The following insight is from our 2017 Most Memorable New Product Launch Survey, scroll down to download the full eBook.
This year’s MMNPL showed us that there is a growing generational gap in how consumers gather information. Gone are the days when folks of all ages would learn about new products and services from television, radio and newspapers.
Younger individuals are increasingly more likely to learn about new products online and through mobile devices. 2017 data shows us that those in the baby boomer age bracket still source most of their new product information from TV commercials and other forms of traditional media. We did see a notable jump in social media use by baby boomers this year (24%), suggesting the TV trend may end soon if older generations continue to adopt newer forms of media. Facebook seems to be the mostly widely adopted by the older age segment—boomers and a quarter of older consumers cite using Facebook as their social media source for product awareness.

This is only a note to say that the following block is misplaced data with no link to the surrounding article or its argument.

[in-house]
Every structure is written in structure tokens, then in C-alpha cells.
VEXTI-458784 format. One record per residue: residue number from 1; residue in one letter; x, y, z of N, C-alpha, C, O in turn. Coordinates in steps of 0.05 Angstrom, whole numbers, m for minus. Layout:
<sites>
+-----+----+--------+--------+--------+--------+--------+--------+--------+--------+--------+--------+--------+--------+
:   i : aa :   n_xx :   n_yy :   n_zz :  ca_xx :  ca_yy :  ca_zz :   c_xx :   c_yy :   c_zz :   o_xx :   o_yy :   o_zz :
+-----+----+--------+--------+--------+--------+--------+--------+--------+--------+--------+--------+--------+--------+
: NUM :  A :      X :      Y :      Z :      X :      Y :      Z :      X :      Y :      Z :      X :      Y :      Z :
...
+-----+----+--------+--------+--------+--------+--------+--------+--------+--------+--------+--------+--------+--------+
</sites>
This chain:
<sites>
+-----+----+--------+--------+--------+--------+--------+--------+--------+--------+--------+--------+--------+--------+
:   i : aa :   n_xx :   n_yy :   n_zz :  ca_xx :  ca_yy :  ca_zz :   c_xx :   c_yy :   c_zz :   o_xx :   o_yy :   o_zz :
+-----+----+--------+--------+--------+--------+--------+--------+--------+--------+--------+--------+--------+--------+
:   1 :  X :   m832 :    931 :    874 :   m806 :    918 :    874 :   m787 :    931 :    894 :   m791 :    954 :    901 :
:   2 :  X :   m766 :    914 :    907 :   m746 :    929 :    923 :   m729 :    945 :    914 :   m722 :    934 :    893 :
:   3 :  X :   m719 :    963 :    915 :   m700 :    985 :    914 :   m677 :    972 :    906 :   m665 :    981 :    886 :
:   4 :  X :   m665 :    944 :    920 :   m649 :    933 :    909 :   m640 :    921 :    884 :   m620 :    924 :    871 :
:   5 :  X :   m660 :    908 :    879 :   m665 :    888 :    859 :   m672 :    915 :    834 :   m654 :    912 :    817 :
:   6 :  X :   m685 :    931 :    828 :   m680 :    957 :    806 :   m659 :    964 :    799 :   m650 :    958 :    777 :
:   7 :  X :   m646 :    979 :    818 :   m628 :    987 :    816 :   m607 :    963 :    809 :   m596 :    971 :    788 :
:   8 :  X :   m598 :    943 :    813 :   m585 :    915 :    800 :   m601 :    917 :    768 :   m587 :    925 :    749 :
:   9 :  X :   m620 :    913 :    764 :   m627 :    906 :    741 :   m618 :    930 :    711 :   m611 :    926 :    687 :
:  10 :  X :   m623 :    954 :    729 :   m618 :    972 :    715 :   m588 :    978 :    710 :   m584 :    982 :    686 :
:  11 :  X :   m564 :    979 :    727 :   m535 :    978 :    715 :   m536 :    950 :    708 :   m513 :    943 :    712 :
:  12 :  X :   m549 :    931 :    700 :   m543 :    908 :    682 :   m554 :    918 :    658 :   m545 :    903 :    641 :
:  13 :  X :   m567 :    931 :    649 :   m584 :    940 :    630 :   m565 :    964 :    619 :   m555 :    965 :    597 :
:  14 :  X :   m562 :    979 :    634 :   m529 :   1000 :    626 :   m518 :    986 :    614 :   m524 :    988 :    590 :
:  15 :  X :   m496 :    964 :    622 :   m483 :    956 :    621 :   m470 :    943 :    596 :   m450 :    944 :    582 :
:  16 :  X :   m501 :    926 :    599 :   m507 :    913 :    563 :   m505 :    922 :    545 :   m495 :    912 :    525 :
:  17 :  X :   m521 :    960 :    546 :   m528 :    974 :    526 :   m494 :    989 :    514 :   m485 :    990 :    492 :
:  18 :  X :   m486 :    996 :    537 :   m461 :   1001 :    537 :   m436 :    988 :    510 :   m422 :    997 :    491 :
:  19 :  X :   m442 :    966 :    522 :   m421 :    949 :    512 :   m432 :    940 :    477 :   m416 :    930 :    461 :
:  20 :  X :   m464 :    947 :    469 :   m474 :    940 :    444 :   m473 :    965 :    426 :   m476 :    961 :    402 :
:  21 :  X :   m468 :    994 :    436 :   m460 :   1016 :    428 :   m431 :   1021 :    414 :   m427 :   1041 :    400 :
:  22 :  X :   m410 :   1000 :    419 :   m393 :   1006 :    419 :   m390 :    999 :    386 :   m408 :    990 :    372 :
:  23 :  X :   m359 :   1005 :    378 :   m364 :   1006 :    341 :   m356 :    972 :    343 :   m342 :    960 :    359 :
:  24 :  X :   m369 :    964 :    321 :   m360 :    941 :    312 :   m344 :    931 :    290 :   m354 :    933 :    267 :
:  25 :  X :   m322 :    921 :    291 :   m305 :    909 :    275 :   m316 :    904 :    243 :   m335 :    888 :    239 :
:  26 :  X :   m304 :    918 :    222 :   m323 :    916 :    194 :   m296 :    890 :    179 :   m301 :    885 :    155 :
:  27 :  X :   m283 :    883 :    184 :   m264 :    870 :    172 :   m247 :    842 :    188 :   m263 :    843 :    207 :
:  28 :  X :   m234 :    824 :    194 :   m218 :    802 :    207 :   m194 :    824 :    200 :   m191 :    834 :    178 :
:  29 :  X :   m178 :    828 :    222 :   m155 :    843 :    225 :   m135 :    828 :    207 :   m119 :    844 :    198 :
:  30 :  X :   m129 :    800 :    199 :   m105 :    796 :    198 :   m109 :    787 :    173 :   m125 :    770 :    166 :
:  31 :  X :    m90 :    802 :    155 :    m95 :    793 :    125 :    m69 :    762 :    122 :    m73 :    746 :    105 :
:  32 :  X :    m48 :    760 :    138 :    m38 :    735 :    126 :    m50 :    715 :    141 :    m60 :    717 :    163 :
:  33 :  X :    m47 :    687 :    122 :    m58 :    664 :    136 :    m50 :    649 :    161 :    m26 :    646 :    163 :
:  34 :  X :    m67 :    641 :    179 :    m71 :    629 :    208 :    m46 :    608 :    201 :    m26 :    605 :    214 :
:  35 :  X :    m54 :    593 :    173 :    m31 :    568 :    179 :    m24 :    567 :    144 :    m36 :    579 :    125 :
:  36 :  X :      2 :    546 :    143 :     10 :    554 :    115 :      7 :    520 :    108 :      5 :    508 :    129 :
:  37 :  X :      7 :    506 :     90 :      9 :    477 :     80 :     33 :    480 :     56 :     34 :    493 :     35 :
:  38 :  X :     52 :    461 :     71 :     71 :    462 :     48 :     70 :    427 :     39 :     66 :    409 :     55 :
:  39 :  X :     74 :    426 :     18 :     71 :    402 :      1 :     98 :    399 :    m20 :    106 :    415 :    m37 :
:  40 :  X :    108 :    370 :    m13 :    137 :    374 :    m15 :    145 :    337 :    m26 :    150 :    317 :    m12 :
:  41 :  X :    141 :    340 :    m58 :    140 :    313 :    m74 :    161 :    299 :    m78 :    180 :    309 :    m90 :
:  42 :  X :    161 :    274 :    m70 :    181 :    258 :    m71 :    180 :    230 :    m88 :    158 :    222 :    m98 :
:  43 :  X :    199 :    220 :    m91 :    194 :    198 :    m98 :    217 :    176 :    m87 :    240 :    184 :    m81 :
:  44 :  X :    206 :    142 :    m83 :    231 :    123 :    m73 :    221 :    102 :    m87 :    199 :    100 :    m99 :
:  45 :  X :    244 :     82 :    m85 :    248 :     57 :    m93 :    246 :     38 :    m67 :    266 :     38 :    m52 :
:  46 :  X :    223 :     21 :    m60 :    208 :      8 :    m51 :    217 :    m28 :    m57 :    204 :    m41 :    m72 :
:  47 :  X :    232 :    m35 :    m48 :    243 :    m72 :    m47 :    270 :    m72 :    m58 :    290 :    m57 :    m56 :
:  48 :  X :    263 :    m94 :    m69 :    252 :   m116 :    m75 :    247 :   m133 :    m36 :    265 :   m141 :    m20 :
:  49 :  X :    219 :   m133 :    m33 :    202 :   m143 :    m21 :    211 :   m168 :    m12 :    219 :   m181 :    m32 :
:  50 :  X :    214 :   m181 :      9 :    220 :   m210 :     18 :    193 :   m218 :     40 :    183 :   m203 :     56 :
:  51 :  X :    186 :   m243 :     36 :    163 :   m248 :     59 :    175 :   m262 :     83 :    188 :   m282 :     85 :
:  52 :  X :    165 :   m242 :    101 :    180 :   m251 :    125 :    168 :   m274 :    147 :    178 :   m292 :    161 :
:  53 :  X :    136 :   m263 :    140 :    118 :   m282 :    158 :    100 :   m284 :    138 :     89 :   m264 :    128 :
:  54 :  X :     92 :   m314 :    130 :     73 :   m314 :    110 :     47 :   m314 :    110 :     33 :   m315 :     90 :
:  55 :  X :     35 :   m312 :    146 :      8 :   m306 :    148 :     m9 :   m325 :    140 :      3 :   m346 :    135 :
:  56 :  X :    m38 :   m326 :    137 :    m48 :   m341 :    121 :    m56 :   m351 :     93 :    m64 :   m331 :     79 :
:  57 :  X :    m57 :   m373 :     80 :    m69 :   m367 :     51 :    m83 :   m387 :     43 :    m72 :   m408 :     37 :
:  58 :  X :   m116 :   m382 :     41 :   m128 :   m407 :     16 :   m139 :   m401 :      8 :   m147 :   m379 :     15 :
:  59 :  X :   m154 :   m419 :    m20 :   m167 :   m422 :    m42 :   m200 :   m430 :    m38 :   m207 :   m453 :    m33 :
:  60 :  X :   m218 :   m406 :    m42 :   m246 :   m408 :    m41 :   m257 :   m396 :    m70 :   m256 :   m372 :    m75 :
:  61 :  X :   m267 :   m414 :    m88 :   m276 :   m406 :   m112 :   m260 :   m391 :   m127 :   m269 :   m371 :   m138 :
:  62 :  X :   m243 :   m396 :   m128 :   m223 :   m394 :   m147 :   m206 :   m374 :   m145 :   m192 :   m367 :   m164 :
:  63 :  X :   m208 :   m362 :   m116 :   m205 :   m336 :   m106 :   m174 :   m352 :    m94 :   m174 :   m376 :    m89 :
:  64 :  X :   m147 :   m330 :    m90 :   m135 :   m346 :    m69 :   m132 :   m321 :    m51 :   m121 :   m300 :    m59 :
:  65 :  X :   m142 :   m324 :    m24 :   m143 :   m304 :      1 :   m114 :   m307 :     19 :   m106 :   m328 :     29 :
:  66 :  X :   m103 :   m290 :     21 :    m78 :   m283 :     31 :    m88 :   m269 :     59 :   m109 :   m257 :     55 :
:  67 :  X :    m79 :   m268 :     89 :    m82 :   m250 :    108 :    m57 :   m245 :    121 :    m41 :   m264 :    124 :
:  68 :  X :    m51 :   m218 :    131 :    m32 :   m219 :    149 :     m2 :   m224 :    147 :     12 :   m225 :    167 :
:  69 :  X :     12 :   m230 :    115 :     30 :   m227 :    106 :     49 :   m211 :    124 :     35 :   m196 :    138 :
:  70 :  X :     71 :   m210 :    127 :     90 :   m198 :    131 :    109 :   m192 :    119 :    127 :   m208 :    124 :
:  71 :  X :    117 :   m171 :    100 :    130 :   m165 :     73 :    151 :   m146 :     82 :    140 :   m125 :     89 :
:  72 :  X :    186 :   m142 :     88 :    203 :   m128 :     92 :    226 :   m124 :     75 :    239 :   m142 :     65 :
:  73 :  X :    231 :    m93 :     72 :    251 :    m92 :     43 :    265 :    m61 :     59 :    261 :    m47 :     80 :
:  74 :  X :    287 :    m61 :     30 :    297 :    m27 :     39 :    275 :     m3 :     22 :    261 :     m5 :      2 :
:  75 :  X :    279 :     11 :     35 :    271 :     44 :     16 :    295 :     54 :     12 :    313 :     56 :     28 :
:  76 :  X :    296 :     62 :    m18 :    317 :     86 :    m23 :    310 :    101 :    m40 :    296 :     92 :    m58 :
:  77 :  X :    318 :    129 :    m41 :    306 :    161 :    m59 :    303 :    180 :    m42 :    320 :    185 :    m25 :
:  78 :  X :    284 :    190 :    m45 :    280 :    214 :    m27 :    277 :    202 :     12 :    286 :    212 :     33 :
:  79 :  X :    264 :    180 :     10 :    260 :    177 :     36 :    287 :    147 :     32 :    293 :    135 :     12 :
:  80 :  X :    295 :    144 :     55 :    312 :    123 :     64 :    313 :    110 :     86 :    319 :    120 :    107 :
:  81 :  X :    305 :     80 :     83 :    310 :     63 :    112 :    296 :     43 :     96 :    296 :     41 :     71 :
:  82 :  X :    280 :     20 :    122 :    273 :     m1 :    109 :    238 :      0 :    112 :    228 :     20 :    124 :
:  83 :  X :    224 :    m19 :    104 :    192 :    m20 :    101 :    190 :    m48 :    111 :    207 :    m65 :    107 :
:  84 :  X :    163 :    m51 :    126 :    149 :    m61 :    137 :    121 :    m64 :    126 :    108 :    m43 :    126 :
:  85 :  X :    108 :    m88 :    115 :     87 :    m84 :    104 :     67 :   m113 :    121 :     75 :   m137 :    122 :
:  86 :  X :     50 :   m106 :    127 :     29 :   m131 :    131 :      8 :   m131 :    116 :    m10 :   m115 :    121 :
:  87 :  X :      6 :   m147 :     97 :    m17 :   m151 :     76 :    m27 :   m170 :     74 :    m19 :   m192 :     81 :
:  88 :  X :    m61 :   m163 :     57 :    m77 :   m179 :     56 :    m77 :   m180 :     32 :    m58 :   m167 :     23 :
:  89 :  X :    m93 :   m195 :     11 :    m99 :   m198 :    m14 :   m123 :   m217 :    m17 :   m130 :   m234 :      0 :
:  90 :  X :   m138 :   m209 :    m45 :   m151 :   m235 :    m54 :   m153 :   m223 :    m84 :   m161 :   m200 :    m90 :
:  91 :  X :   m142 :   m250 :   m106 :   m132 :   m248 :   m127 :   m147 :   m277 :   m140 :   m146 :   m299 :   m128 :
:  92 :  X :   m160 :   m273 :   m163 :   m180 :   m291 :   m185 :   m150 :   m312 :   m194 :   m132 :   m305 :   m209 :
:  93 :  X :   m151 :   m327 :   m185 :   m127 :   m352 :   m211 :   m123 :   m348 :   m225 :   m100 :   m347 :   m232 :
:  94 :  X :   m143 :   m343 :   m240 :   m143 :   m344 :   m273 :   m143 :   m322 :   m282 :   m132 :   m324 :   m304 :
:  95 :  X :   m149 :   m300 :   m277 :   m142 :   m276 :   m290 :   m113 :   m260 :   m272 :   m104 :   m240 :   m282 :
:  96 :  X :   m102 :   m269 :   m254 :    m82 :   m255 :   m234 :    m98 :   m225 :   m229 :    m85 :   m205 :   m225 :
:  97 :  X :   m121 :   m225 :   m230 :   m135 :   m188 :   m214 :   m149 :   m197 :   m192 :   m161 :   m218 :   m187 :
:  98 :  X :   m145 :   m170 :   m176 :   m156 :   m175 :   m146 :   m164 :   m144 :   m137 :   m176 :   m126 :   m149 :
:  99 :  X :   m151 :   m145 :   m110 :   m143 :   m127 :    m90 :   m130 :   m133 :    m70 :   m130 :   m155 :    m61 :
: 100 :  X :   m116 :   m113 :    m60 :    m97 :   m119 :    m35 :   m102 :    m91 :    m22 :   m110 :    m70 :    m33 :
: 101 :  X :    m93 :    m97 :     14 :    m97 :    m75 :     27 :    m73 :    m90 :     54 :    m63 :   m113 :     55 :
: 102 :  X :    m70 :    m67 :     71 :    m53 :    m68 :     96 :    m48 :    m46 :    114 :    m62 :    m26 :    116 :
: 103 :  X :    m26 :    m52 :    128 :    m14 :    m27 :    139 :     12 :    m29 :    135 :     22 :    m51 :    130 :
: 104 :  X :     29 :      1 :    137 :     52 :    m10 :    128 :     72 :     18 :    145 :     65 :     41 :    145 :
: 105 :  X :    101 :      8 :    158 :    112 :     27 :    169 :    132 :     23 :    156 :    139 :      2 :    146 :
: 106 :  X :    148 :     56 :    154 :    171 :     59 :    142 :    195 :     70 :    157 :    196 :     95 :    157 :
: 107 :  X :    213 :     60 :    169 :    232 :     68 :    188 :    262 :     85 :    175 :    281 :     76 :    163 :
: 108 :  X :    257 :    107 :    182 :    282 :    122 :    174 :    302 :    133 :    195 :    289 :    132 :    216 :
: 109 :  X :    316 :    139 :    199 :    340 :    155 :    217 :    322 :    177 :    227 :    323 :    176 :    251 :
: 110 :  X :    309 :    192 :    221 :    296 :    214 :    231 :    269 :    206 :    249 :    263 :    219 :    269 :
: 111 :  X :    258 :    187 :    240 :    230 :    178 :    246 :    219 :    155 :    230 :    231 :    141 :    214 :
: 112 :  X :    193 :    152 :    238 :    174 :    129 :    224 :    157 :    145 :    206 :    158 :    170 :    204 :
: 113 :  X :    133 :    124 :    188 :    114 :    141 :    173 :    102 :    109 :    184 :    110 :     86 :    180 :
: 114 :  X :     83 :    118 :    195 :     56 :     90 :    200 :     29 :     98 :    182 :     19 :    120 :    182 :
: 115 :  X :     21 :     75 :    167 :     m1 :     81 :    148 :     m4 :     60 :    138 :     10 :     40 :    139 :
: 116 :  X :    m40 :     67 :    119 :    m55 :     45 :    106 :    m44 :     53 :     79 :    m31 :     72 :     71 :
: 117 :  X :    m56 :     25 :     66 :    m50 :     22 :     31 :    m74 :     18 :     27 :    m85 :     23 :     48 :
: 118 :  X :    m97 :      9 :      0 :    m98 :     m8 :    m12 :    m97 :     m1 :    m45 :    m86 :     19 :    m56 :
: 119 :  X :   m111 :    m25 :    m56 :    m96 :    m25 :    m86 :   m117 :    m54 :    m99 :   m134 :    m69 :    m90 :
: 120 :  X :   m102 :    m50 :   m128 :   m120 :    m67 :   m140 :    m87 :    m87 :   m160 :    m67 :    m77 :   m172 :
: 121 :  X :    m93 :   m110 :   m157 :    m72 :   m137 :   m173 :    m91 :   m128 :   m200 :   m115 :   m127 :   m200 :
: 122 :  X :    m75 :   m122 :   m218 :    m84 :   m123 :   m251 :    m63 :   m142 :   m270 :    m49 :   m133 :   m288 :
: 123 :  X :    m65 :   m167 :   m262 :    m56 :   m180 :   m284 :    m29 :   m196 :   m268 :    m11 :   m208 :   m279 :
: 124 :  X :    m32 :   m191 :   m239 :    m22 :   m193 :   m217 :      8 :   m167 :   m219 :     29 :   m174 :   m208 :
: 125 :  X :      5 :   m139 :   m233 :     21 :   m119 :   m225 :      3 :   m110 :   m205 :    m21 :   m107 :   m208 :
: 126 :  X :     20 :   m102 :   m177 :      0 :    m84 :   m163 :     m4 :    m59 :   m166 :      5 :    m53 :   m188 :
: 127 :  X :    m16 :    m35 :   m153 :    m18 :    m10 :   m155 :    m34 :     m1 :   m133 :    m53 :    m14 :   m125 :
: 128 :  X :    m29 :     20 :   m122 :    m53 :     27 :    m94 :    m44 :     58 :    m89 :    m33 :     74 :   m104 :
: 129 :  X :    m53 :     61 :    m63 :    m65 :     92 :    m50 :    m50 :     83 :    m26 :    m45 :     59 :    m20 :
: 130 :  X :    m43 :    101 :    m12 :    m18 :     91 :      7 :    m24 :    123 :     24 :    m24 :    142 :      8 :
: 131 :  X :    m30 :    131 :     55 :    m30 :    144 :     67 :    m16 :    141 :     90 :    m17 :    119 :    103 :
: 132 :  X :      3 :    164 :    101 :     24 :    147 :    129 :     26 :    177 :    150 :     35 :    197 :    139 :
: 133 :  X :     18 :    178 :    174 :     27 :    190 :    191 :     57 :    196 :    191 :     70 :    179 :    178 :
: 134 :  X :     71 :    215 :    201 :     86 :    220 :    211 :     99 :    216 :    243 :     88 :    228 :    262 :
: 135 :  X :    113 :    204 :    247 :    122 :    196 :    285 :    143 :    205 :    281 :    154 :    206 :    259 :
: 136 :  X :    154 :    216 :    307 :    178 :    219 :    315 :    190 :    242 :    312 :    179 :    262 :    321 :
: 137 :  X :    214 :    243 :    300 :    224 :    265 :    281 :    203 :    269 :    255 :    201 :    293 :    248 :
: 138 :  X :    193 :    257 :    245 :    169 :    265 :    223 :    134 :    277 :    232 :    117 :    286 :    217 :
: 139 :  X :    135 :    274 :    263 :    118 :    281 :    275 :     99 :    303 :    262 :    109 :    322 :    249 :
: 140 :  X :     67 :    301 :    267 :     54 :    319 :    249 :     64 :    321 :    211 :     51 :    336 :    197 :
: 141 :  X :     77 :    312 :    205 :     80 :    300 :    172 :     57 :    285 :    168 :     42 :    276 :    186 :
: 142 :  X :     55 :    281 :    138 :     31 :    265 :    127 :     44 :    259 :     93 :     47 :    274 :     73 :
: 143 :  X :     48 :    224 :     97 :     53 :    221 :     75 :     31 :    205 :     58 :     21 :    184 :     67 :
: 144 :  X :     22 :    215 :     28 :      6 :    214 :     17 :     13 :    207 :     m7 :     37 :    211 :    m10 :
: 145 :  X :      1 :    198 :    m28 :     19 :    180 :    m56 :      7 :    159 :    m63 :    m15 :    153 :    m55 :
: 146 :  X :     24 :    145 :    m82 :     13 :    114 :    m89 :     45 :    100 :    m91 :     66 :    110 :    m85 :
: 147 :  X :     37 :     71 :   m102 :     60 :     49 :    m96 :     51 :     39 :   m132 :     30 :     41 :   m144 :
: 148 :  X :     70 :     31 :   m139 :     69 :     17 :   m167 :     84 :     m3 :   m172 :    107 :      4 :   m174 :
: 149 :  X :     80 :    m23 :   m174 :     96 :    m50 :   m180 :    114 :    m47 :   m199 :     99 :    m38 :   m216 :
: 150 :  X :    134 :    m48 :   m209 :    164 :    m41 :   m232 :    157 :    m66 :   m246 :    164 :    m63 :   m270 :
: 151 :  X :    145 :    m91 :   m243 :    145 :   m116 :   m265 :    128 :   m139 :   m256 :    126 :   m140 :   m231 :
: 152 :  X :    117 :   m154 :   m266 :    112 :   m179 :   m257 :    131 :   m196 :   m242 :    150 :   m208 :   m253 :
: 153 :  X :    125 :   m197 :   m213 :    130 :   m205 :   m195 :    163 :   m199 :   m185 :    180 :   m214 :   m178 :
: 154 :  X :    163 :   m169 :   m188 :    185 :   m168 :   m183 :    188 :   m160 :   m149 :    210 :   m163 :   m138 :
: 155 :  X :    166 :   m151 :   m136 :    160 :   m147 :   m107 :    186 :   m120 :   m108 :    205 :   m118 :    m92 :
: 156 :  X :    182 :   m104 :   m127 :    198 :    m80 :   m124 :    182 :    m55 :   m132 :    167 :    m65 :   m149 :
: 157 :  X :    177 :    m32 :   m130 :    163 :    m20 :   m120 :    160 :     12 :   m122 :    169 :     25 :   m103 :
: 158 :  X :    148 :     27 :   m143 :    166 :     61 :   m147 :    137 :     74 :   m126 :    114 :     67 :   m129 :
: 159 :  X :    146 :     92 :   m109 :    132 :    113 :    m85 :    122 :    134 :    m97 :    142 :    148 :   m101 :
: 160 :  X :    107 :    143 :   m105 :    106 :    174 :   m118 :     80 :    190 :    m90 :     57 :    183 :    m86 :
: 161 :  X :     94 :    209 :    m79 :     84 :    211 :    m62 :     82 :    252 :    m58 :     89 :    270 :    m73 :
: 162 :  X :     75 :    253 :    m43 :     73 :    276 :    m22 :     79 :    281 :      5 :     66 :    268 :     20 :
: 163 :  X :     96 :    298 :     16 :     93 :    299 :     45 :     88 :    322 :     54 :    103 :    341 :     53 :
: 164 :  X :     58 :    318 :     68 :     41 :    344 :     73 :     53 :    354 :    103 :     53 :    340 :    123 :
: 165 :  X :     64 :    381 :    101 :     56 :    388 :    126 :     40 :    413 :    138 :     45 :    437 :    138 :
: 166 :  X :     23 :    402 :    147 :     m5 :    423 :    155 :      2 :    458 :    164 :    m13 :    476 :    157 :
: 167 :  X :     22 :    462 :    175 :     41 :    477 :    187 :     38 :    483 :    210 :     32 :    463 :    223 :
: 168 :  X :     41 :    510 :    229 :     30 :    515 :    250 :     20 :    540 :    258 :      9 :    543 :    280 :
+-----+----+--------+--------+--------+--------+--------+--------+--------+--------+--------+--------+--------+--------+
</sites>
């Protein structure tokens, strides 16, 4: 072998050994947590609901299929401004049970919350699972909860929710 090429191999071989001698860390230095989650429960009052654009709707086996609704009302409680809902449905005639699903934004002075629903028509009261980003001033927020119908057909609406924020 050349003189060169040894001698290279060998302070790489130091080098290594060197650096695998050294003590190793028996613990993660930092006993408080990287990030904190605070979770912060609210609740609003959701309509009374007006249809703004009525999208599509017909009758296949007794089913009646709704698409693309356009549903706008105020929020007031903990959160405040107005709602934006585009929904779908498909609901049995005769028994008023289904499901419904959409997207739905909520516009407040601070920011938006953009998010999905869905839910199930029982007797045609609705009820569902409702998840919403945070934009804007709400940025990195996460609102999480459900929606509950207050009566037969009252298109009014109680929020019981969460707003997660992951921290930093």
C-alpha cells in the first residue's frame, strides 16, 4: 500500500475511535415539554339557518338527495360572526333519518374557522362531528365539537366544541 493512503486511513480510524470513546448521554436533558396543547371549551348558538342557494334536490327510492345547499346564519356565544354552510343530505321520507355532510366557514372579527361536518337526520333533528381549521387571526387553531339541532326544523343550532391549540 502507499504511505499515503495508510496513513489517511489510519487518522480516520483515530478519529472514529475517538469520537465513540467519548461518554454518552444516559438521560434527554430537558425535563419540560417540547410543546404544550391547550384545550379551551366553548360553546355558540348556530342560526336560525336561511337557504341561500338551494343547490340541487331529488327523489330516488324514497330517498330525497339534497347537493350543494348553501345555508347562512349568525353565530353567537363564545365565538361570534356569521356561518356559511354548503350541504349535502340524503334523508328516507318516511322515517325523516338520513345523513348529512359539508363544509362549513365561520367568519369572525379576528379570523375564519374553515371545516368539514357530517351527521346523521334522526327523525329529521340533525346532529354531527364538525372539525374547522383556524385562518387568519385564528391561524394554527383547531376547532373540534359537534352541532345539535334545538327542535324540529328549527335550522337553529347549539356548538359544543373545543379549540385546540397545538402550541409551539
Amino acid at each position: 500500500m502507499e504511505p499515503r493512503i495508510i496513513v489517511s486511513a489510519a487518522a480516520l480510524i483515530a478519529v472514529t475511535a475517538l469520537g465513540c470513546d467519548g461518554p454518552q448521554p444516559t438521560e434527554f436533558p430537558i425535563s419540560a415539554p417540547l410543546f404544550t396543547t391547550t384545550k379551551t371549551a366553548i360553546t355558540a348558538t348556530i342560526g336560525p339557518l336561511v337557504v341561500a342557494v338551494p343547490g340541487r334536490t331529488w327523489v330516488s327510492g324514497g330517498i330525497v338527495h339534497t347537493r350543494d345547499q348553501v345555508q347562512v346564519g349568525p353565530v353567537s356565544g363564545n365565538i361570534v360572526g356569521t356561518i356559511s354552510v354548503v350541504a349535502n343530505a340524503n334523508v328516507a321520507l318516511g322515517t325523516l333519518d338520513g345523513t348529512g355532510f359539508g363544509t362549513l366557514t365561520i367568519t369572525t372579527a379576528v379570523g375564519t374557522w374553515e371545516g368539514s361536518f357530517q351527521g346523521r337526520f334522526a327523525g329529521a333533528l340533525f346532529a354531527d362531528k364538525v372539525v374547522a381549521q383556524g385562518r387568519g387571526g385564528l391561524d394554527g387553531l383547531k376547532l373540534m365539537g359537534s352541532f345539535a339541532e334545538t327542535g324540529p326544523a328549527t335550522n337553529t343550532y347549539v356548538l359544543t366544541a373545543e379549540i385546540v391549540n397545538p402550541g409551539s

While many brands are sending messages to iGens, their rate of product recall was lower than that of Millennials. Perhaps iGens have a lower product recall rate than older populations because of their general lack of buying power. Millennials had the highest product recall rate of 52 percent, while the 72 + age demo recalled only 26 percent.
Overall, the differences in product recall rate between age demographics have diminished in the 2017 survey. Multiple years of MMNPL survey data have taught us that those who use six or more sources are more likely to remember new products compared to those that engage with less than six sources. As marketers, this means broadcasting your message on as many of the right, targeted channels as possible is key to disseminating new product information. At BG, we employ an integrated approach to marketing and surround segmented consumer groups with a key narrative that is publicized through multiple channels.
The annual MMNPL survey helps us to understand where we can reach our targets most effectively. MMNPL 2017 tells us that millennials are most impressionable when it comes to remembering new products, and that iGens seem to be turning away from mainstream social media outlets that their older counterparts frequent in favor of outlets like YouTube and Snapchat that allow for shared user experiences.